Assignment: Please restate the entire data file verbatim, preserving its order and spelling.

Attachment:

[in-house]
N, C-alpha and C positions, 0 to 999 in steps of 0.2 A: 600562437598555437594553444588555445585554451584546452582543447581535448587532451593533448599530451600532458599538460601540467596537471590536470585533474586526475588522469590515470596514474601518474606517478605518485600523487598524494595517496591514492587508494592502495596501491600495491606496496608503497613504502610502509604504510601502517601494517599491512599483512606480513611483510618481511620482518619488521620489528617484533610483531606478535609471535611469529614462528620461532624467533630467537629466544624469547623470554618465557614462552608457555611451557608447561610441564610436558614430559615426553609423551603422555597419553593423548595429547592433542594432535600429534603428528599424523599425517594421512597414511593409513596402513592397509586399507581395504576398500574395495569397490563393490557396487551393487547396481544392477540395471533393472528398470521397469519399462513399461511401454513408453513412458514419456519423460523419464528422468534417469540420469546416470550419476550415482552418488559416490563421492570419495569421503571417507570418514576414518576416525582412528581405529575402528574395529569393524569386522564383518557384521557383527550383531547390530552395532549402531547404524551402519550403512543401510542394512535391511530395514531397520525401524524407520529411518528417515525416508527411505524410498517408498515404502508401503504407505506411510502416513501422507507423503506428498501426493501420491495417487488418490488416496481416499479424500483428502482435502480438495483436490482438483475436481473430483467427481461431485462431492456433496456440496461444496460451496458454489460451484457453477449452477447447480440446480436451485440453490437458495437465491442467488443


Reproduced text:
[in-house]
N, C-alpha and C positions, 0 to 999 in steps of 0.2 A: 600562437598555437594553444588555445585554451584546452582543447581535448587532451593533448599530451600532458599538460601540467596537471590536470585533474586526475588522469590515470596514474601518474606517478605518485600523487598524494595517496591514492587508494592502495596501491600495491606496496608503497613504502610502509604504510601502517601494517599491512599483512606480513611483510618481511620482518619488521620489528617484533610483531606478535609471535611469529614462528620461532624467533630467537629466544624469547623470554618465557614462552608457555611451557608447561610441564610436558614430559615426553609423551603422555597419553593423548595429547592433542594432535600429534603428528599424523599425517594421512597414511593409513596402513592397509586399507581395504576398500574395495569397490563393490557396487551393487547396481544392477540395471533393472528398470521397469519399462513399461511401454513408453513412458514419456519423460523419464528422468534417469540420469546416470550419476550415482552418488559416490563421492570419495569421503571417507570418514576414518576416525582412528581405529575402528574395529569393524569386522564383518557384521557383527550383531547390530552395532549402531547404524551402519550403512543401510542394512535391511530395514531397520525401524524407520529411518528417515525416508527411505524410498517408498515404502508401503504407505506411510502416513501422507507423503506428498501426493501420491495417487488418490488416496481416499479424500483428502482435502480438495483436490482438483475436481473430483467427481461431485462431492456433496456440496461444496460451496458454489460451484457453477449452477447447480440446480436451485440453490437458495437465491442467488443